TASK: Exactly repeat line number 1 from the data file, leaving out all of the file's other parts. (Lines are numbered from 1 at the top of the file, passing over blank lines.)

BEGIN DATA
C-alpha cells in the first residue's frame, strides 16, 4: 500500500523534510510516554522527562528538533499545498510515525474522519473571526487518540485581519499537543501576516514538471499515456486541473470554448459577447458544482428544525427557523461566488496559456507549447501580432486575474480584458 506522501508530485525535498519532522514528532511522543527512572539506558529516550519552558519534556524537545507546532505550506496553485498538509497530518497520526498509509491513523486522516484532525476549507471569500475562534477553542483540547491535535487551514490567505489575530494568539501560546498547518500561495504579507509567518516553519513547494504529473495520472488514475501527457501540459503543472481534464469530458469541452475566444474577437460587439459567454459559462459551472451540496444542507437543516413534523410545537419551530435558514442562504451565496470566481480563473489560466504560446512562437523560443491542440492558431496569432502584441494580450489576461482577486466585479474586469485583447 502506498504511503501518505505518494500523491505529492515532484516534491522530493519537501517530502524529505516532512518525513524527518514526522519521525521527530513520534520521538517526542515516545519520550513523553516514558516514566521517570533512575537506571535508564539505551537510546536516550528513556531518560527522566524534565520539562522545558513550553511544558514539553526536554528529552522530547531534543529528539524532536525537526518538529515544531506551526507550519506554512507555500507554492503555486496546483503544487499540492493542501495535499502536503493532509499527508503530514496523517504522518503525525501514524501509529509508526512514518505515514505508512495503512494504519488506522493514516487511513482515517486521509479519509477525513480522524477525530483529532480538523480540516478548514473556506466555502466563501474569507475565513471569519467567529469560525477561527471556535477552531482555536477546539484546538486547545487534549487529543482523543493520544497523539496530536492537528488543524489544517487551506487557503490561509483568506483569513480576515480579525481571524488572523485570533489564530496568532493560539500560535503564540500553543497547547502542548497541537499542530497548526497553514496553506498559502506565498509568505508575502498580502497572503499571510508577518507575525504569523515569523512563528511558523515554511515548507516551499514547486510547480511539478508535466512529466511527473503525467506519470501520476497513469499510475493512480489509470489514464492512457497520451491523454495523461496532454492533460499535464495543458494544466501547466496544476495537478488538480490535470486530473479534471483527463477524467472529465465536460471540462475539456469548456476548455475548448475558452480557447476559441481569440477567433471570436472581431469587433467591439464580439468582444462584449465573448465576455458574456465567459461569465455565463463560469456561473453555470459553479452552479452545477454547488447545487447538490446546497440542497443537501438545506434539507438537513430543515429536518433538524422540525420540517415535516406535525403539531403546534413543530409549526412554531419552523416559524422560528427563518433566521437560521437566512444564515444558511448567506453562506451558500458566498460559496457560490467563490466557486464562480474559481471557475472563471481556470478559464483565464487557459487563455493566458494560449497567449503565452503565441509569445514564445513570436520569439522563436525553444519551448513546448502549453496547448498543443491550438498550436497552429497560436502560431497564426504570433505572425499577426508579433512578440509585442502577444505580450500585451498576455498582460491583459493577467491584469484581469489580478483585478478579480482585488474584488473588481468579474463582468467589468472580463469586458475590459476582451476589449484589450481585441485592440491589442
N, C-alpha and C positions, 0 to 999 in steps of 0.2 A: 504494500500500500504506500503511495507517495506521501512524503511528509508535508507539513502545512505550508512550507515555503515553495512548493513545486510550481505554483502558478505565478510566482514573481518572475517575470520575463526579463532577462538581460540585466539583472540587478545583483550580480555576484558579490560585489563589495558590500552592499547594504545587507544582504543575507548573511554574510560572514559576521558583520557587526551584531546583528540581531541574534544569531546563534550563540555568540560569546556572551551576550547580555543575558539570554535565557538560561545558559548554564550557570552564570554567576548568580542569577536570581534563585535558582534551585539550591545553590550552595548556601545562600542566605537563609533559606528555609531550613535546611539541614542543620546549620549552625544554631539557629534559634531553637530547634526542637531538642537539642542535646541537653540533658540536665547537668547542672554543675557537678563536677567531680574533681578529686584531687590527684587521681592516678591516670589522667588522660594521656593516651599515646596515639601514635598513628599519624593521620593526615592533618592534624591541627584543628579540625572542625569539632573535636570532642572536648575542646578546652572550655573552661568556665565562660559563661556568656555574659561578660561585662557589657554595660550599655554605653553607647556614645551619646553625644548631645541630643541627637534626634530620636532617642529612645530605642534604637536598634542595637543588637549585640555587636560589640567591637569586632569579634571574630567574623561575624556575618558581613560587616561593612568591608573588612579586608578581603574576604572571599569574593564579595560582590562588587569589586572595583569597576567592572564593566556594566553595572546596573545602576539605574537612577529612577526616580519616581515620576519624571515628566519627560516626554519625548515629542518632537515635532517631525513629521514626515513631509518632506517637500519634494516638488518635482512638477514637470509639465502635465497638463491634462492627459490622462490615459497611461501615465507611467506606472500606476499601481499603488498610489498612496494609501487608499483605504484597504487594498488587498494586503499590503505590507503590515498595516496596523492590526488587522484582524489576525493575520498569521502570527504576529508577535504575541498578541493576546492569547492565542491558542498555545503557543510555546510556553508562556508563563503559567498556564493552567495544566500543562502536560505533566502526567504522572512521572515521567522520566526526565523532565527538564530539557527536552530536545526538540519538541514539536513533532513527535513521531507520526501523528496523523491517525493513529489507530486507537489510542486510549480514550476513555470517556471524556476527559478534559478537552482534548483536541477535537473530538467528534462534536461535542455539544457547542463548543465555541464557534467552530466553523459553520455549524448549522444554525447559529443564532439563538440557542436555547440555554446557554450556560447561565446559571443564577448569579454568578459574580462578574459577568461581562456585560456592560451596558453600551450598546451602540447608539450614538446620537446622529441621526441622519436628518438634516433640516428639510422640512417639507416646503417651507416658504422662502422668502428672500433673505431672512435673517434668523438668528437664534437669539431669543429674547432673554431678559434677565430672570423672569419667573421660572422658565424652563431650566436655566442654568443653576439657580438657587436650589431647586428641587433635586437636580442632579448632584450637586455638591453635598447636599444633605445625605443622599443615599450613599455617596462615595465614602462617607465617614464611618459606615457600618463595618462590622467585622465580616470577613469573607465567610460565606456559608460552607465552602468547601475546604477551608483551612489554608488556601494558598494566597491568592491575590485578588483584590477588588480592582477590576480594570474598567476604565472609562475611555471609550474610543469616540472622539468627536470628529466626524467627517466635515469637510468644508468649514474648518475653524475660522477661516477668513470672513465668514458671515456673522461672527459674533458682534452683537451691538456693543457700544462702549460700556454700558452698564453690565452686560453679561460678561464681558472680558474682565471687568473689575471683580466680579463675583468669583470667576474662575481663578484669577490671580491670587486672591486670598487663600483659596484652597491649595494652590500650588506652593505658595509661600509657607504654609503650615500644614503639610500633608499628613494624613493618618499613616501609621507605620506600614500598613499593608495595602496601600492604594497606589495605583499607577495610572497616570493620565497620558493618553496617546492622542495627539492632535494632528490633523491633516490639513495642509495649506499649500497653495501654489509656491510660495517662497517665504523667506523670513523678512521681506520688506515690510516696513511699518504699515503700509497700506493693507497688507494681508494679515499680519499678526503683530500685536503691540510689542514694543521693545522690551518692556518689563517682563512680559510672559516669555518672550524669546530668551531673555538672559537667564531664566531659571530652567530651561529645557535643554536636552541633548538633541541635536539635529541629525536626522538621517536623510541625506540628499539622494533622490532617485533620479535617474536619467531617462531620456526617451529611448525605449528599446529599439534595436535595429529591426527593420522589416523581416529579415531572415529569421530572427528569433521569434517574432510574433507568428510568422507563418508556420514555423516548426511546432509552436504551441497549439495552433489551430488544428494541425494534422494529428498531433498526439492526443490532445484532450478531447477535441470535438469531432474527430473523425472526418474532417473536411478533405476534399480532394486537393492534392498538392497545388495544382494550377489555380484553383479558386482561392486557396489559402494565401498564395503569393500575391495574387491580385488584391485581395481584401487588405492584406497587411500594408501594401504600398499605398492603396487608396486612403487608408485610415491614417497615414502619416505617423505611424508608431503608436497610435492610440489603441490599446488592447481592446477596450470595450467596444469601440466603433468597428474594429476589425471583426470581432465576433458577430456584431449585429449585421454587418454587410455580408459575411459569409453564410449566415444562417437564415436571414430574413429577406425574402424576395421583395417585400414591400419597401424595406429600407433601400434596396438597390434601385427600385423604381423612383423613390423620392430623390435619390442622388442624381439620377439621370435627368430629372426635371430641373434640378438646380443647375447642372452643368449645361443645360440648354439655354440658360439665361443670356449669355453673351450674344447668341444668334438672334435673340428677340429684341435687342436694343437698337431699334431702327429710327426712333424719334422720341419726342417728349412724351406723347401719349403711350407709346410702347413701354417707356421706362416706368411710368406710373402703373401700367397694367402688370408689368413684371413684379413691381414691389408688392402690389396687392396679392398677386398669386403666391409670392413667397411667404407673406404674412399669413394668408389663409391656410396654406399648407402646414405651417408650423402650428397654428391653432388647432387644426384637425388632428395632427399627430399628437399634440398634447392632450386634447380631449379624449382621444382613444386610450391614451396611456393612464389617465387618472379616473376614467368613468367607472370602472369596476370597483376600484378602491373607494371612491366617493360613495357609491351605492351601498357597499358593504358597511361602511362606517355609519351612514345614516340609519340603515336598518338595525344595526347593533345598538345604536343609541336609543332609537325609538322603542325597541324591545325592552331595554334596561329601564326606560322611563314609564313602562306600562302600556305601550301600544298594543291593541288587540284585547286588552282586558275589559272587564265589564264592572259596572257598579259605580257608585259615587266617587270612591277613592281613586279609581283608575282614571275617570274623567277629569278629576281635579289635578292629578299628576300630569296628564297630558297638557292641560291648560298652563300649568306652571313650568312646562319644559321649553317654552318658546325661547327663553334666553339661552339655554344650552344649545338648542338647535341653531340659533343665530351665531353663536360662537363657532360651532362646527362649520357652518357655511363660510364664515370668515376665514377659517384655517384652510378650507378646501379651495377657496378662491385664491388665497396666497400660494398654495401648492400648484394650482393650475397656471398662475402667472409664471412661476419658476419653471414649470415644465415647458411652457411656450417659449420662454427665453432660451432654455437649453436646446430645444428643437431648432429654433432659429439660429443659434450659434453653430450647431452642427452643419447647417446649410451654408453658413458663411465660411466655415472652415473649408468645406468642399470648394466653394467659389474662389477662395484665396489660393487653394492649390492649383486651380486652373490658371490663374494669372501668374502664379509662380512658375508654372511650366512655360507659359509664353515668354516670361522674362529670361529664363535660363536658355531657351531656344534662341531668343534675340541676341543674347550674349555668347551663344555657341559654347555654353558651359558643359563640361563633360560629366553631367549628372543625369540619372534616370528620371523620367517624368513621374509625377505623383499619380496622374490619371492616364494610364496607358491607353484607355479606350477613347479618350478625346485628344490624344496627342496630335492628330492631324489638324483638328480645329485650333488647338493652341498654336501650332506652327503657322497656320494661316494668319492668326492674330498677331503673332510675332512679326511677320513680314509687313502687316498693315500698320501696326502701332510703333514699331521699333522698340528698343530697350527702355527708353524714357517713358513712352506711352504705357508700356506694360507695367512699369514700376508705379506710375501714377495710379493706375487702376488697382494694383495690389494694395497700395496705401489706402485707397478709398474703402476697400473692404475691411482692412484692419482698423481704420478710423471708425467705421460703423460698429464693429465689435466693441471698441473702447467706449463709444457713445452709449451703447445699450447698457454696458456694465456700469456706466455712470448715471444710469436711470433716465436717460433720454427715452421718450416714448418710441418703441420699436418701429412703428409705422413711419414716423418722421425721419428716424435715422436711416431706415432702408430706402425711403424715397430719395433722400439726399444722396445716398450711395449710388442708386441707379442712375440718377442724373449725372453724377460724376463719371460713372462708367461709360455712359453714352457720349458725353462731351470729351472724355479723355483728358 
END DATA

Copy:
C-alpha cells in the first residue's frame, strides 16, 4: 500500500523534510510516554522527562528538533499545498510515525474522519473571526487518540485581519499537543501576516514538471499515456486541473470554448459577447458544482428544525427557523461566488496559456507549447501580432486575474480584458 506522501508530485525535498519532522514528532511522543527512572539506558529516550519552558519534556524537545507546532505550506496553485498538509497530518497520526498509509491513523486522516484532525476549507471569500475562534477553542483540547491535535487551514490567505489575530494568539501560546498547518500561495504579507509567518516553519513547494504529473495520472488514475501527457501540459503543472481534464469530458469541452475566444474577437460587439459567454459559462459551472451540496444542507437543516413534523410545537419551530435558514442562504451565496470566481480563473489560466504560446512562437523560443491542440492558431496569432502584441494580450489576461482577486466585479474586469485583447 502506498504511503501518505505518494500523491505529492515532484516534491522530493519537501517530502524529505516532512518525513524527518514526522519521525521527530513520534520521538517526542515516545519520550513523553516514558516514566521517570533512575537506571535508564539505551537510546536516550528513556531518560527522566524534565520539562522545558513550553511544558514539553526536554528529552522530547531534543529528539524532536525537526518538529515544531506551526507550519506554512507555500507554492503555486496546483503544487499540492493542501495535499502536503493532509499527508503530514496523517504522518503525525501514524501509529509508526512514518505515514505508512495503512494504519488506522493514516487511513482515517486521509479519509477525513480522524477525530483529532480538523480540516478548514473556506466555502466563501474569507475565513471569519467567529469560525477561527471556535477552531482555536477546539484546538486547545487534549487529543482523543493520544497523539496530536492537528488543524489544517487551506487557503490561509483568506483569513480576515480579525481571524488572523485570533489564530496568532493560539500560535503564540500553543497547547502542548497541537499542530497548526497553514496553506498559502506565498509568505508575502498580502497572503499571510508577518507575525504569523515569523512563528511558523515554511515548507516551499514547486510547480511539478508535466512529466511527473503525467506519470501520476497513469499510475493512480489509470489514464492512457497520451491523454495523461496532454492533460499535464495543458494544466501547466496544476495537478488538480490535470486530473479534471483527463477524467472529465465536460471540462475539456469548456476548455475548448475558452480557447476559441481569440477567433471570436472581431469587433467591439464580439468582444462584449465573448465576455458574456465567459461569465455565463463560469456561473453555470459553479452552479452545477454547488447545487447538490446546497440542497443537501438545506434539507438537513430543515429536518433538524422540525420540517415535516406535525403539531403546534413543530409549526412554531419552523416559524422560528427563518433566521437560521437566512444564515444558511448567506453562506451558500458566498460559496457560490467563490466557486464562480474559481471557475472563471481556470478559464483565464487557459487563455493566458494560449497567449503565452503565441509569445514564445513570436520569439522563436525553444519551448513546448502549453496547448498543443491550438498550436497552429497560436502560431497564426504570433505572425499577426508579433512578440509585442502577444505580450500585451498576455498582460491583459493577467491584469484581469489580478483585478478579480482585488474584488473588481468579474463582468467589468472580463469586458475590459476582451476589449484589450481585441485592440491589442